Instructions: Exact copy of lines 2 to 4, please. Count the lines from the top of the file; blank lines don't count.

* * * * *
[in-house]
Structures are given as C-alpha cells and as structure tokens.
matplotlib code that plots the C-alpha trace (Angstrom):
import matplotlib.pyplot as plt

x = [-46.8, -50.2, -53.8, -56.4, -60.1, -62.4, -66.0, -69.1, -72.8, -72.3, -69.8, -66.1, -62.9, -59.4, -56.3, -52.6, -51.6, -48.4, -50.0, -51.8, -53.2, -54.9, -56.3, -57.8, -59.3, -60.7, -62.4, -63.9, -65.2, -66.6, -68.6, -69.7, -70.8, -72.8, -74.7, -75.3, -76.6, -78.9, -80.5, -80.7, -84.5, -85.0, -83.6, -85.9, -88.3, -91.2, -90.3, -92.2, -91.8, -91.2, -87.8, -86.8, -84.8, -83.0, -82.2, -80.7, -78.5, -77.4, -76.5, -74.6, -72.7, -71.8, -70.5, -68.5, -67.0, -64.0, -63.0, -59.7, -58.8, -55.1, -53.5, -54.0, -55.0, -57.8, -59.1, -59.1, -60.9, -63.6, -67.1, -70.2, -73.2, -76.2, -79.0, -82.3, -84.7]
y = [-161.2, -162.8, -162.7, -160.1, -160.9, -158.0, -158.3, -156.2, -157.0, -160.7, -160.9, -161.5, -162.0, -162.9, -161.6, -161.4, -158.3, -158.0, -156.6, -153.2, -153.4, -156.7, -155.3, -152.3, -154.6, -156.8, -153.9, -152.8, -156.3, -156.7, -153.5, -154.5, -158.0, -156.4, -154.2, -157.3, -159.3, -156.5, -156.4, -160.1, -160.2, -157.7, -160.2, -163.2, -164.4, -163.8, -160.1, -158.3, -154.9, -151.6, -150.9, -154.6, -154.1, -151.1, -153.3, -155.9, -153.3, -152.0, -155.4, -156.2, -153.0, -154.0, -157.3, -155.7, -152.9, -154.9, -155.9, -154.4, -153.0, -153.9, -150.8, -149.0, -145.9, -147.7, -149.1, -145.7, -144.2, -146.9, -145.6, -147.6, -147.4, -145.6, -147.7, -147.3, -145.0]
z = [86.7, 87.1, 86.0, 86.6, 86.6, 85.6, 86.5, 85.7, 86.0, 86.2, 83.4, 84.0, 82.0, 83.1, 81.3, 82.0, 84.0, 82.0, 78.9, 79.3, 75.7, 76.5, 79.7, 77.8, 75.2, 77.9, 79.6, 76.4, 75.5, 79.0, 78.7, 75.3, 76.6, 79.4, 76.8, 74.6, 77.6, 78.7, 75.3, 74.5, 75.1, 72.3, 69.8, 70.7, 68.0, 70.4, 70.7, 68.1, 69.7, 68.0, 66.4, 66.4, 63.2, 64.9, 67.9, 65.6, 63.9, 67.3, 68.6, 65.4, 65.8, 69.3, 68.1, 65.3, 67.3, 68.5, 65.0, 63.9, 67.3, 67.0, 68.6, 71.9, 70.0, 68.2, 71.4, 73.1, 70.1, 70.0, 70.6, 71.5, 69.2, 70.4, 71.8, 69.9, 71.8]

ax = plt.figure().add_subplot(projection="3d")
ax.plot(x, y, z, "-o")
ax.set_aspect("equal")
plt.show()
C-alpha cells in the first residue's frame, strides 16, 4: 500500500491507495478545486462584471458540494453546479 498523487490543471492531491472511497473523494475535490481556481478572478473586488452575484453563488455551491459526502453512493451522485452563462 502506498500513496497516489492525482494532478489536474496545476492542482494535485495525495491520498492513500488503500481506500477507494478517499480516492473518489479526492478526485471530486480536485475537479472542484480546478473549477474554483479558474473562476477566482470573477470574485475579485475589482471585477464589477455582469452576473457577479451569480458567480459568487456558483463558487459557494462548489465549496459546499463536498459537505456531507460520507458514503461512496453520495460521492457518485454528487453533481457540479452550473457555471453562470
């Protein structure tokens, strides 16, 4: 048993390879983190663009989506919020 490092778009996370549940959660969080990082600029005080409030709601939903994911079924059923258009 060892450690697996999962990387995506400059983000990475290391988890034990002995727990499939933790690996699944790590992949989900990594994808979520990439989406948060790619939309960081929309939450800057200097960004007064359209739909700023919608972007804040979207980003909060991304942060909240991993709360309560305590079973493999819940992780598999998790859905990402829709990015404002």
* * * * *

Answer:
Structures are given as C-alpha cells and as structure tokens.
matplotlib code that plots the C-alpha trace (Angstrom):
import matplotlib.pyplot as plt